“It’s not a single idea, but many ideas and attitudes, including a reverence for nature and a preference for country life; a desire for maximum self-reliance and creative leisure; a concern for family nurture and community cohesion; a belief that the primary reward of work should be well-being rather than money…and a taste for the plain and functional.”

These are eerily like our wedding vows (we celebrated 17 years last Saturday). I like to think of it as our mission statement as a couple – I like to re-read them at least once a year to see how we are doing. So here are the thoughts that were read at our wedding – our wishes for ourselves concerning our marriage and life 17 years ago.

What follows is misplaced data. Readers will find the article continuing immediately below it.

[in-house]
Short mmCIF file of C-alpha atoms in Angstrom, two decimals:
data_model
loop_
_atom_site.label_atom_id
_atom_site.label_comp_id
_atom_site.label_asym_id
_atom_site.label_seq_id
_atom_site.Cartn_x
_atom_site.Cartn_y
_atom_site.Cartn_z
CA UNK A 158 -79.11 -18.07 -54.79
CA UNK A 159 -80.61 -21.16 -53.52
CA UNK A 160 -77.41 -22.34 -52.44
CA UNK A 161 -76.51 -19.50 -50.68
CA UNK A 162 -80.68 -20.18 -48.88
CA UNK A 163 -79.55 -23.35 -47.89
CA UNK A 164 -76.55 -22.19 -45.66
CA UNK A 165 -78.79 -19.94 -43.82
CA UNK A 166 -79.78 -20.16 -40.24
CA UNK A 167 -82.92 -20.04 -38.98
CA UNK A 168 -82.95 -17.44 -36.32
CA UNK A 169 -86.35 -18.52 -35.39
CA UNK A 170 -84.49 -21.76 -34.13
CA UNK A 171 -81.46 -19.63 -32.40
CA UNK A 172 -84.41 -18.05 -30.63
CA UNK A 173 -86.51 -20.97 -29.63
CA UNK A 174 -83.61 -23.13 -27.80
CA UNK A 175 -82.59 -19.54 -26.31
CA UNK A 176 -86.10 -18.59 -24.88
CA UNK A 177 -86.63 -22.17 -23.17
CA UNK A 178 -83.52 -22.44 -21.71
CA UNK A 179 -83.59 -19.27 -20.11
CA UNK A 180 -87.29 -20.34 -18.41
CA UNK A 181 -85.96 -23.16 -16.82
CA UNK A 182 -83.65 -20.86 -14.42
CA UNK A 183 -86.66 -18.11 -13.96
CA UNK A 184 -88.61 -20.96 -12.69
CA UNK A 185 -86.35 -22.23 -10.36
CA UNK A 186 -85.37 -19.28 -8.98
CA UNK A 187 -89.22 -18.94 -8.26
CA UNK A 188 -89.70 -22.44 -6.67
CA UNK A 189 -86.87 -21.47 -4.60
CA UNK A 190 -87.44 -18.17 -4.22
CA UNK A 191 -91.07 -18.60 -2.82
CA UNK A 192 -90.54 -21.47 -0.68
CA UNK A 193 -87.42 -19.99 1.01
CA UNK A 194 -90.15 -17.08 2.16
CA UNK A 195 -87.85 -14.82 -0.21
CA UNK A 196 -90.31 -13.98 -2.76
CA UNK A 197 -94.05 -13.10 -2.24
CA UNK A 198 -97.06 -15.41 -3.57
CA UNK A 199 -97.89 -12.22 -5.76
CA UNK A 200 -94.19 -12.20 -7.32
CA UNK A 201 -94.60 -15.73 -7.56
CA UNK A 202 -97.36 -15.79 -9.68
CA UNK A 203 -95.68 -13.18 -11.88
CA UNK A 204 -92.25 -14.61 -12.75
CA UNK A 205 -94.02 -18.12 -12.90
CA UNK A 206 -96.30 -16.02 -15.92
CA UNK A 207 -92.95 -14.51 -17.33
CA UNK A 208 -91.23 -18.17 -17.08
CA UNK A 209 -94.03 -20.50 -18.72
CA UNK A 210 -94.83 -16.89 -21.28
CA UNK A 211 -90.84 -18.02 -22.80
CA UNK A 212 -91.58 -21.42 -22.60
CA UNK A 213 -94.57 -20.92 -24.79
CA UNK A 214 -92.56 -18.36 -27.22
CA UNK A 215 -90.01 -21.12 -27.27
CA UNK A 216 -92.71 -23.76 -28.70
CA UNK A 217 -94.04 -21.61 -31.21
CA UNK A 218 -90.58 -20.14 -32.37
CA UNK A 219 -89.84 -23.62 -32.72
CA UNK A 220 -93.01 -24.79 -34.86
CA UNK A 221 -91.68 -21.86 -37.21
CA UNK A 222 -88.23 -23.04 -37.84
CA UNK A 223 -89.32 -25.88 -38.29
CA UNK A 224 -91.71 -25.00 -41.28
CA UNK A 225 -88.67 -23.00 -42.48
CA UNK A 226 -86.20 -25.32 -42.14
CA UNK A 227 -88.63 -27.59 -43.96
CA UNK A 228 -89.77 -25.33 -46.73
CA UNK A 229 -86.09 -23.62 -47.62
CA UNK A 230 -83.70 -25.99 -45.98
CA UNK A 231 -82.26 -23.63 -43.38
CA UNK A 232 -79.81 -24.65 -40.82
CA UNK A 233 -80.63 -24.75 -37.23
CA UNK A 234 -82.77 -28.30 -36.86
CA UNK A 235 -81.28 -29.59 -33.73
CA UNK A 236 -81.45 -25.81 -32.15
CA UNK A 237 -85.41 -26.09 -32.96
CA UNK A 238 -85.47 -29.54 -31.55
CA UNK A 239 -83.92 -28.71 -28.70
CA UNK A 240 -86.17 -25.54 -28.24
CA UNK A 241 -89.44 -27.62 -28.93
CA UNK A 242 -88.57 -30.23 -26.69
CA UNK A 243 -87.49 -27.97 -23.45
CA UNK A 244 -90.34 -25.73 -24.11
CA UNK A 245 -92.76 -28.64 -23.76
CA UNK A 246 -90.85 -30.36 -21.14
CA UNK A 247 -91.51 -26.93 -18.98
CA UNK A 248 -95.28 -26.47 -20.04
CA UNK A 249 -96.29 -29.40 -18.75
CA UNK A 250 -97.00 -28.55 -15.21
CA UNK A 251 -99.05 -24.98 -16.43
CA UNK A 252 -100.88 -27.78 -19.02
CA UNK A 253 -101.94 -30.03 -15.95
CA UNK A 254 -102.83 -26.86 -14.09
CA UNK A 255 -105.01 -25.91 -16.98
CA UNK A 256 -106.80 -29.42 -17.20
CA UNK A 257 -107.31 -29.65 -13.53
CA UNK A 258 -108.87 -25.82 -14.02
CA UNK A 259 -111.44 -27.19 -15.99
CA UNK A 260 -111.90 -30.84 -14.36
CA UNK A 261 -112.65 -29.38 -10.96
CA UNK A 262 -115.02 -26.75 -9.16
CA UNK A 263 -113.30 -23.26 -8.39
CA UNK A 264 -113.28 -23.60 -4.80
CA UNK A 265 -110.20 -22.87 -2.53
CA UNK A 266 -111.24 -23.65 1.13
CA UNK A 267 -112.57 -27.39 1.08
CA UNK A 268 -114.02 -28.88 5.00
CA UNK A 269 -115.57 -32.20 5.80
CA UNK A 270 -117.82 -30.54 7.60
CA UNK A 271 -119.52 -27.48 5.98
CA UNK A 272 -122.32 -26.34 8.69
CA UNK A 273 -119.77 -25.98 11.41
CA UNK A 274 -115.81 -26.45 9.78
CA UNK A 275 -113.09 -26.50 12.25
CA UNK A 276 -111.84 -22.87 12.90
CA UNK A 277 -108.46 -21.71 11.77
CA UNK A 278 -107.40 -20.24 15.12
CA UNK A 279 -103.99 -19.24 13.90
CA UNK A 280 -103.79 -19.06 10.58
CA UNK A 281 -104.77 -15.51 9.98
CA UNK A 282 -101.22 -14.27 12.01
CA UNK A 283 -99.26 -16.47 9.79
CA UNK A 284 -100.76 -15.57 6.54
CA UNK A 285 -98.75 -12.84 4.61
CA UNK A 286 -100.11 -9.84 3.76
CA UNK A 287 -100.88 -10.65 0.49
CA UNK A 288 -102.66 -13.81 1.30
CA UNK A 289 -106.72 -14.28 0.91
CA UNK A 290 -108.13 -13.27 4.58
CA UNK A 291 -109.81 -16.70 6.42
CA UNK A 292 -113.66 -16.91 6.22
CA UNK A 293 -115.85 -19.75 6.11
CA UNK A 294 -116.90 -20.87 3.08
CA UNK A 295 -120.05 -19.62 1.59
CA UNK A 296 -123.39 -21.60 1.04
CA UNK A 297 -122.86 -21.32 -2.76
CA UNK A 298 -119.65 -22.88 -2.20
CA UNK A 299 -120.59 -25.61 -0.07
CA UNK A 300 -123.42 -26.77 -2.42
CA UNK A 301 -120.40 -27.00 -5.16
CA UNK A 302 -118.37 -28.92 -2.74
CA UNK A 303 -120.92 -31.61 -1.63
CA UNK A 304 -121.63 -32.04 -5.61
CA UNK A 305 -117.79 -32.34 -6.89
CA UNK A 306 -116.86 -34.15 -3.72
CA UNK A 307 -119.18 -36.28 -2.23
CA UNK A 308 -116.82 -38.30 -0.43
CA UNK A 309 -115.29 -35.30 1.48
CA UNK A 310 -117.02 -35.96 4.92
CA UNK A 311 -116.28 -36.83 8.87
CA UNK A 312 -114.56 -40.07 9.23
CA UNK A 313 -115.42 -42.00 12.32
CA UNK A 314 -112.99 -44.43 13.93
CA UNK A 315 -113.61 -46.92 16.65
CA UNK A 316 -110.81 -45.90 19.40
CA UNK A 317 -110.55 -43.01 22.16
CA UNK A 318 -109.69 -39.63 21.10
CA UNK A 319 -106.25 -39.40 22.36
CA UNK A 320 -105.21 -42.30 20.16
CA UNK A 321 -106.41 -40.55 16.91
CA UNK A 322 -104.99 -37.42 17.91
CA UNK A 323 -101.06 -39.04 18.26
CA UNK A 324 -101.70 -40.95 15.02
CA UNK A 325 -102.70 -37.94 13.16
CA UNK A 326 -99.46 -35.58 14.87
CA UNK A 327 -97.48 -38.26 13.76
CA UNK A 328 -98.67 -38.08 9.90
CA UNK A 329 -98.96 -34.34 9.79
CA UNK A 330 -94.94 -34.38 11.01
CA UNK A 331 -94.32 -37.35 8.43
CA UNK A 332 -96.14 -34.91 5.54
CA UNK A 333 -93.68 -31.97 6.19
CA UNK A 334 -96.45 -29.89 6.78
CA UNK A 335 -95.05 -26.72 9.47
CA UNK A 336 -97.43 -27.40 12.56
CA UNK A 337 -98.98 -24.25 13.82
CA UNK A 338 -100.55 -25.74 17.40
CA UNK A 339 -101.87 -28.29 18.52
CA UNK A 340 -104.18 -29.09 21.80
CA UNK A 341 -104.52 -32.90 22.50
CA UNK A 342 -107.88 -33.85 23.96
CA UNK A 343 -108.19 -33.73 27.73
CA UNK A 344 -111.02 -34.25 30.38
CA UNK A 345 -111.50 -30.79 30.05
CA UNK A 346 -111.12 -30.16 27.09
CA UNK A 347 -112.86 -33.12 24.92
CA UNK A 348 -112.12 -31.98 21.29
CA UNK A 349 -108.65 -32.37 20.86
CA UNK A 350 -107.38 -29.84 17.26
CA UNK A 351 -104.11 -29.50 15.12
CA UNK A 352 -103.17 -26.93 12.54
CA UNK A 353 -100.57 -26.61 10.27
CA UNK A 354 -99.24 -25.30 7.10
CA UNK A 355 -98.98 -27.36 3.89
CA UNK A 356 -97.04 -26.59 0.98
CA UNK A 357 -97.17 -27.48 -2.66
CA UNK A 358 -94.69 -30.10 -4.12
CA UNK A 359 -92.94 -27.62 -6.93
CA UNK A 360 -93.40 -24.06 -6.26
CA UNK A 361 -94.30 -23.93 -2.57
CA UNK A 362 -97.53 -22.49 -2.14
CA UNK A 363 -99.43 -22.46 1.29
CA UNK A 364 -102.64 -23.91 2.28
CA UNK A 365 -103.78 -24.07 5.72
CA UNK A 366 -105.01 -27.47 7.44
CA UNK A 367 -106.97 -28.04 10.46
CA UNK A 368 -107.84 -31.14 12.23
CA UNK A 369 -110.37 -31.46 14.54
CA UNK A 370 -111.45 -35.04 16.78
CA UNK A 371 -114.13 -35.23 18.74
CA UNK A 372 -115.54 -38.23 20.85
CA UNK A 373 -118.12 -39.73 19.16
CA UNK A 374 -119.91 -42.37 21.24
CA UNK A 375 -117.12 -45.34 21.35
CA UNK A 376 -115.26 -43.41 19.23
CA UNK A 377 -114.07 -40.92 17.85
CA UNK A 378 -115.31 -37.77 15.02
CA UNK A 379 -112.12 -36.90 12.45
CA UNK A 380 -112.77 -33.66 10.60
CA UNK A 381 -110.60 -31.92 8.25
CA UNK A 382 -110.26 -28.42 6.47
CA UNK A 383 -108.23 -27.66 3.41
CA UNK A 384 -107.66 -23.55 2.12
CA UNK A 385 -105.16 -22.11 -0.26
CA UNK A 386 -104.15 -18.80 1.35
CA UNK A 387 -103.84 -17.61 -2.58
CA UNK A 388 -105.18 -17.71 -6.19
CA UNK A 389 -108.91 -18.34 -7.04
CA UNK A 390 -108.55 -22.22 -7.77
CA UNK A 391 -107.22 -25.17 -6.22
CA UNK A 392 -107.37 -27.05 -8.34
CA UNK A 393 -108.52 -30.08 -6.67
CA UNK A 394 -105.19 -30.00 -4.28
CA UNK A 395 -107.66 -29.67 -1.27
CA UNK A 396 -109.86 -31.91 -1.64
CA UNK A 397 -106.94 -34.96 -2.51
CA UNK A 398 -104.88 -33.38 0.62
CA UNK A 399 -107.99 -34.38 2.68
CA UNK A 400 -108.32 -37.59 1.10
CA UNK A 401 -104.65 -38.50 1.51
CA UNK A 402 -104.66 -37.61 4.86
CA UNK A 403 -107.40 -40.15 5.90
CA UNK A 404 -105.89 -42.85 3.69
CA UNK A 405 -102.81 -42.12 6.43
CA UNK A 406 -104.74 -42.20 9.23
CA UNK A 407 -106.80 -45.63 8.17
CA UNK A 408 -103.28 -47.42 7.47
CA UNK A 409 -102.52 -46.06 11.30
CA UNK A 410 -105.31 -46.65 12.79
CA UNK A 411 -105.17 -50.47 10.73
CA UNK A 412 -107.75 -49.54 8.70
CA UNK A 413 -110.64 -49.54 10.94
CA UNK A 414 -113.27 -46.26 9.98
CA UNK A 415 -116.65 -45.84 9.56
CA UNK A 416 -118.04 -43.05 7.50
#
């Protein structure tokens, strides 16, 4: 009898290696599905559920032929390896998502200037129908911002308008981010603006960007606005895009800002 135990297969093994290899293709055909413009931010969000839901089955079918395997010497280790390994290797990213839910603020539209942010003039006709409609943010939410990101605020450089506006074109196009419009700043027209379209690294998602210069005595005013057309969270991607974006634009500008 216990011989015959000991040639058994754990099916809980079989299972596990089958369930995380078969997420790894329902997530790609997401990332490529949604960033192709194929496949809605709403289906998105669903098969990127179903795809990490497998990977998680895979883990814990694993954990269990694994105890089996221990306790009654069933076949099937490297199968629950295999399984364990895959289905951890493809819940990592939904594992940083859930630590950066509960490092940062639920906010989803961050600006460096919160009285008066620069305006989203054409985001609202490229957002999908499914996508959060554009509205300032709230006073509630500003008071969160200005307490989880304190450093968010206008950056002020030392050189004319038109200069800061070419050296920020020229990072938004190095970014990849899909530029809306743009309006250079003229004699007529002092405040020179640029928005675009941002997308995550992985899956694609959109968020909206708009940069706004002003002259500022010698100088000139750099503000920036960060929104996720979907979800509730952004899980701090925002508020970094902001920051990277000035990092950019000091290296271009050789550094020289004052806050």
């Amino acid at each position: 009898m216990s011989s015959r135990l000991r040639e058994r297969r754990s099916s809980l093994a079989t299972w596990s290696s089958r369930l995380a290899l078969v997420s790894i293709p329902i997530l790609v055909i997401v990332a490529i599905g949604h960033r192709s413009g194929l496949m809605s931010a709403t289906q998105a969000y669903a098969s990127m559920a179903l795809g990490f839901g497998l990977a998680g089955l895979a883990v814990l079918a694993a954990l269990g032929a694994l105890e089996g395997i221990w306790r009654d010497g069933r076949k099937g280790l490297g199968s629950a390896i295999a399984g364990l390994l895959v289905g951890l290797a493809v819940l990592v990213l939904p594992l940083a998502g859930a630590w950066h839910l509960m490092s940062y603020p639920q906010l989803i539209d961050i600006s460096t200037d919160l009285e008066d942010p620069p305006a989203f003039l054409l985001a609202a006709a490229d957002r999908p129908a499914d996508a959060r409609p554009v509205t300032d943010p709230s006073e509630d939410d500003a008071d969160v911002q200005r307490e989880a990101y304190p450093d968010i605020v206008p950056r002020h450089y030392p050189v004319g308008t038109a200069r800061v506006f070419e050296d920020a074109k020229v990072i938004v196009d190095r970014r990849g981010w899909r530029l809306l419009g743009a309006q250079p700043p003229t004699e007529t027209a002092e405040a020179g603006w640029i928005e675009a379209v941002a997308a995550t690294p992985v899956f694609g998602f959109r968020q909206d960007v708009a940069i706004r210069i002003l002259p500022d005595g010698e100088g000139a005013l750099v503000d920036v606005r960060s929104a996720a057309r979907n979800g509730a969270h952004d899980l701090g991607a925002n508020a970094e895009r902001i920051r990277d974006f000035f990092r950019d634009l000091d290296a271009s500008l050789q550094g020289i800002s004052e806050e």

“First of all, we wish for you a love that makes both of you better people, that continues to give you joy and zest for living, that provides you with energy to face the responsibilities of life.

We wish for you a home–not a place of stone and wood, but an island of serenity in a frenzied world. We hope that this home is not just a place of private joy and retreat, but rather serves as a sacred place wherein the values of your life are generated and upheld, We hope that your home stands as a symbol of humans living together in love and peace, seeking truth and demanding social justice. We hope that your home encompasses the beauty of nature–that it has within it the elements of simplicity, exuberance, beauty, silence, color, and a concordance with the rhythms of life. We wish for you a home with books and poetry and music–a home with all the things that represent the highest strivings of men and women.